Tofu Pho (Vietnamese Noodle Soup)

So you burned your fingers making lasagna. No big deal.

The lasagna is finally done cooking. …and it’s the worst thing ever. No worries. Just breathe.

You cat has just decided that now would be the perfect time to run across the counter and get cat hair in your worst-lasagna-ever. Just breathe.

He also knocked over your water glass in the process and spilled it across your laptop. Breathe.

The computer still works. Count your lucky stars. Remind yourself to never again leave it near a glass of water. And breathe.

I know you’ve been here. I know you’ve stood in this exact spot in your kitchen looking at a dinner failure and wondering what the heck to do now.  Lucky for you it’s time to reboot and make this yummy pho instead. Things are about to get better, promise.
 
Pho is a Vietnamese noodle soup that is full of flavor and, in this version, veggies! It is typically accompanied by Thai basil, lime wedges, mung bean sprouts, and chili peppers for an extra punch. I love making it in the winter because it’s hot and satisfying as well as a great one-bowl meal.

Now, let’s get to it. Gather these yummy ingredients and get ready to make a rich, flavorful broth.  Leave them to simmer for a bit.  Now you’re off to better things. 

Like tofu!  We’re gonna cube this up, toss with a little oil, and bake until just crispy on the outside.  Yum.  That’s heaven right there.

Alright, time for those rice noodles.  Get ‘em out.  Get ‘em soaking. 

 

We’re almost there now.  Steam some veggies.  Assemble it all.  Top with your favorite garnishes… and breathe.  You just made pho. 
 

This recipe serves two, but you can definitely double or triple it to serve more.  I like to make a big pot of the broth over the weekend so it’s ready for quick weeknight dinners.  In my broth I used Bragg’s Liquid Aminos instead of soy sauce because it’s gluten-free.  If you are not concerned about gluten, feel free to use soy sauce instead.  And if you are avoiding soy, this soup can easily be made without the soy sauce and tofu. 

Tofu Pho (Vietnamese Noodle Soup)
Adapted from The Kitchn
Serves 2

Broth
1 cinnamon stick
1 star anise
1 large yellow onion, peeled and roughly chopped
2 green onions, chopped
2 large garlic cloves, sliced
2-inch piece of fresh ginger, peeled and roughly chopped
4 carrots, peeled and roughly chopped
4 cups (unsalted) vegetable stock
1 Tablespoon Bragg’s Liquid Aminos (or soy sauce)

Other Ingredients
1/2 block tofu, cut into cubes
2 Tablespoons coconut oil (or another oil suitable for medium-high heat cooking)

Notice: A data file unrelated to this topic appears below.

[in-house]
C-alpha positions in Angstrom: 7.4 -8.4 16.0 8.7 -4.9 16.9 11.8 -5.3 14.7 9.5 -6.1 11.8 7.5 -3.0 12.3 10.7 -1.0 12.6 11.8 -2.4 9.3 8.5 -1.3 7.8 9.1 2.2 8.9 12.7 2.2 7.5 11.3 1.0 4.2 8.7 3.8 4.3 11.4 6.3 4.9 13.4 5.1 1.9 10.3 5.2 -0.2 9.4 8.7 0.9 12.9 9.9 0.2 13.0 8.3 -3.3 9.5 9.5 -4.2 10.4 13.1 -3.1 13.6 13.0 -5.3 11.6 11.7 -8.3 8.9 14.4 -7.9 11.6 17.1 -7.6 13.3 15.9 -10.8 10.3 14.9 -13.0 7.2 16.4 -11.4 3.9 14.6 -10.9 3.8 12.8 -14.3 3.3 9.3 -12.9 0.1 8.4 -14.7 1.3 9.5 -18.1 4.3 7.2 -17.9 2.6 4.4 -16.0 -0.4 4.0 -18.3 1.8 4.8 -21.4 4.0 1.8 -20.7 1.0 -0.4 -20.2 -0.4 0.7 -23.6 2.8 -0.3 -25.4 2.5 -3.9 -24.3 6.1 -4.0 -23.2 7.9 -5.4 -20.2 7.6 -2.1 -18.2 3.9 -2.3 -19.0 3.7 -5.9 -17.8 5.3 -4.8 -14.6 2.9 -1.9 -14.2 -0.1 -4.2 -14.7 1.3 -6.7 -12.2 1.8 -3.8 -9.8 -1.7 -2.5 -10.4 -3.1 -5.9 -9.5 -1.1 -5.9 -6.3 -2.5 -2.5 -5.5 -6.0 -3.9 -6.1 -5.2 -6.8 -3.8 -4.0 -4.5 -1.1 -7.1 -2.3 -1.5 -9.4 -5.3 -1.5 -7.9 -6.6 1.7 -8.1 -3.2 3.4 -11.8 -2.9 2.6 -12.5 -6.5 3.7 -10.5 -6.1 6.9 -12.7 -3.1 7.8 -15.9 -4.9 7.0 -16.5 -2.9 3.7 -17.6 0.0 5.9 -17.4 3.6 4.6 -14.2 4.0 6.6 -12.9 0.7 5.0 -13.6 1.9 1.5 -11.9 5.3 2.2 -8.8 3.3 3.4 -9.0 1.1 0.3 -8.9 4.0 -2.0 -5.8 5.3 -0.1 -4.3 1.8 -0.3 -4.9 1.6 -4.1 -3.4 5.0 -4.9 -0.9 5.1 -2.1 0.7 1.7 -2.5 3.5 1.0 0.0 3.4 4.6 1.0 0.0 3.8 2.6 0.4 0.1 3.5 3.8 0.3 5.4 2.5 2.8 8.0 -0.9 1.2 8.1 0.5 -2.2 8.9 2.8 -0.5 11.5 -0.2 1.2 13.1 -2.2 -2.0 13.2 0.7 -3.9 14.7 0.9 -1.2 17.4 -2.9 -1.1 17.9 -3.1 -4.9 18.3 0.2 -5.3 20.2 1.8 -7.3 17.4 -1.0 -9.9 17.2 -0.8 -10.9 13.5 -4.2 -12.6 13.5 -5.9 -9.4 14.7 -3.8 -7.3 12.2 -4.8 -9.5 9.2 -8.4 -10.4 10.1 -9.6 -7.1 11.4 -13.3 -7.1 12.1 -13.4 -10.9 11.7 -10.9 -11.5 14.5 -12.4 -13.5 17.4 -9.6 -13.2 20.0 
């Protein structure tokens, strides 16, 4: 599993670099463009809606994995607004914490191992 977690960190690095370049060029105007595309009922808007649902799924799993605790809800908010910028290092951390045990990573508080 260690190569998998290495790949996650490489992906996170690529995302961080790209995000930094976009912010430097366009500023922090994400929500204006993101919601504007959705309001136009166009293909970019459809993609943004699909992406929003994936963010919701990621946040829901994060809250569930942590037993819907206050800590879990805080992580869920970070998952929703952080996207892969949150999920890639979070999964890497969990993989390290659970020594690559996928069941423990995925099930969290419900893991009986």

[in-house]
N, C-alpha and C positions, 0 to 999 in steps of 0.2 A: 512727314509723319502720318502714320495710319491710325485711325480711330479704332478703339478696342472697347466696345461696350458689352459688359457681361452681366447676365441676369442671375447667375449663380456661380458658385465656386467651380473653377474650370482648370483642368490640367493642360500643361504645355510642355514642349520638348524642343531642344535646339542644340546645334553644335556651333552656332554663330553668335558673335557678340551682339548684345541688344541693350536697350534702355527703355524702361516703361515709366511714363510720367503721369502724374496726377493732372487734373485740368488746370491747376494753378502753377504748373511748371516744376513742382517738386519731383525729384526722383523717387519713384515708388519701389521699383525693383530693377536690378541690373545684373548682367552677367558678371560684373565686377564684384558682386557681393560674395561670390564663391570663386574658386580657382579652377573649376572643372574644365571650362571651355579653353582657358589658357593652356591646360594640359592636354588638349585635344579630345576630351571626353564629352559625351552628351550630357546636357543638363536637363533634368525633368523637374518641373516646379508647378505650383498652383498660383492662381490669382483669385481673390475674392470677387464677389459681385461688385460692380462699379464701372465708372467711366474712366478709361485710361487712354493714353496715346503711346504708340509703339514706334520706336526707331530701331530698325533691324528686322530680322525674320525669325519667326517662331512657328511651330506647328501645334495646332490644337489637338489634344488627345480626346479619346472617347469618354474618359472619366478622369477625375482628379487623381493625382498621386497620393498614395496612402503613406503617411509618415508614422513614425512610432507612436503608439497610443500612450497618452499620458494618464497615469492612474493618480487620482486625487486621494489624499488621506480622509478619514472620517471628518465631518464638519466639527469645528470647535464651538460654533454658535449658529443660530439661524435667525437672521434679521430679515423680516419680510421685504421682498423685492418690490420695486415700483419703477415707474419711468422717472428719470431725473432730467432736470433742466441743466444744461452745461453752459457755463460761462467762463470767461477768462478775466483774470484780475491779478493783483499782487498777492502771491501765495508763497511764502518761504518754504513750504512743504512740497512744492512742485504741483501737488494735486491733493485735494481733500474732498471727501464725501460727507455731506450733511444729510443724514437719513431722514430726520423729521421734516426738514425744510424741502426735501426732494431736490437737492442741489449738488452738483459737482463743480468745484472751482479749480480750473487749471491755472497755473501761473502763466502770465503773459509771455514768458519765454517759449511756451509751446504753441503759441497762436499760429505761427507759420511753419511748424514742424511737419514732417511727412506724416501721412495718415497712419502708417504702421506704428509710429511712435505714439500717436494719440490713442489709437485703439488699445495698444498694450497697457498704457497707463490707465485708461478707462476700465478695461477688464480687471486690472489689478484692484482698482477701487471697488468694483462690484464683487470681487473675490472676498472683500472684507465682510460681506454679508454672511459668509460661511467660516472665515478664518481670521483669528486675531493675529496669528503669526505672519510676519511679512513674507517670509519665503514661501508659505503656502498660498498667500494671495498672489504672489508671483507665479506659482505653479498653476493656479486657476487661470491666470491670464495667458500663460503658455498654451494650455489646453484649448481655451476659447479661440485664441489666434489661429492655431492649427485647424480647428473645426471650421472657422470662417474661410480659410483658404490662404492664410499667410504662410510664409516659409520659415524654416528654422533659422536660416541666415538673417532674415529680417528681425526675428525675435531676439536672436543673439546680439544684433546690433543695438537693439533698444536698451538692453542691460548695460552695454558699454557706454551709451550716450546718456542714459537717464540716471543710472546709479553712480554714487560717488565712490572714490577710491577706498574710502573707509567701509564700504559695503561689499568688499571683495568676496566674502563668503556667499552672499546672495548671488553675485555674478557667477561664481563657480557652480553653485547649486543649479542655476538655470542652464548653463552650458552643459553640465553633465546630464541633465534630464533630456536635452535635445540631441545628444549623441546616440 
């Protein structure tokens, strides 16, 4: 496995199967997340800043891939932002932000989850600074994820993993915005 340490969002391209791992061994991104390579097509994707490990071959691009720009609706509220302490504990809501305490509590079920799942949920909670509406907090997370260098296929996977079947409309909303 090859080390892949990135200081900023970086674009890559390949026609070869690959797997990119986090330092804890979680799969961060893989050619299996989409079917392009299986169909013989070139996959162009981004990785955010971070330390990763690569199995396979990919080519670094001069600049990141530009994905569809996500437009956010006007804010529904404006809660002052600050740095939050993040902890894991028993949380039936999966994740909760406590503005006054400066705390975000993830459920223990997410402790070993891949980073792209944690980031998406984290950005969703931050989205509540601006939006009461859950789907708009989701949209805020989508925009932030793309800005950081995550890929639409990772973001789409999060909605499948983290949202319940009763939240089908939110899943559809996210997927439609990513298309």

1/2 pound dried, flat rice noodles
1.5 cups broccoli, chopped
2 heads of baby bok choy, chopped
1/4 cup snow peas, chopped

For serving, optional
1 lime, cut into wedges
2 large sprigs of Thai basil
1 jalapeño, sliced
1 cup fresh mung bean sprouts
sprinkle of red chile pepper flakes

Preheat oven to 350 degrees F.

In a large pot over medium heat, dry roast cinnamon stick and star anise for one minute.  Add the onions, garlic, ginger, and carrots. Saute for about 5 minutes, until frangrant, stirring to prevent sticking.  Add the stock and Liquid Aminos.  Bring to a boil, reduce heat, and simmer, covered, for 30 minutes.  Strain and keep hot until ready to serve.

Toss tofu with oil and lay flat on sheet pan.  Bake for about 30 minutes, flipping every 10 minutes, until tofu is crispy on the outside.  Set aside. 

Place noodles in a large bowl.  Cover with hot water and soak for about 8 minutes.  (The soaking time depends on the width of your noodles.  I used 1/16″ noodles which require little soaking time.)  The noodles should be firm, but not hard.  Drain and set aside. 

While broth is simmering, tofu is baking, and noodles are soaking, lightly steam your veggies for 5 minutes.  They should be bright green and crisp, but not tough.

Assemble:  divide noodles, tofu, and vegetables into two bowls.  Top with broth.  Serve lime, basil, peppers, mung beans, and red pepper flakes on the side and add into your soup, if desired.

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Comments

  1. says

    Thank you, Sonnet! I’m making pho tonight and this is giving me some tips I can still do this time (red pepper flake garnish) and some tips for next time, like roasting the spices first and sauteing the garlic, ginger, etc. before simmering the broth.

  2. says

    Hi Sherri,

    I just found your blog and really enjoy this post. I LOVE pho and will certainly be trying this recipe soon–It will be a good detox from the holidays :) I have a question about Liquid Aminos. I have seen those around, but don’t really know what I think. How are they different from soy Sauce? Why do you choose to use them? I would love to get your opinion!

    Thanks!

    • says

      Hi Natalie,
      Great question! I do use soy sauce occasionally, but I find it really, really salty. I typically opt for liquid aminos because there is no salt or preservatives added and I know that the soybeans used are non-GMO. Bragg has some more info about this on their website if you are interested: http://bragg.com/products/laFAQ.html

      Hope this answers your question! :)

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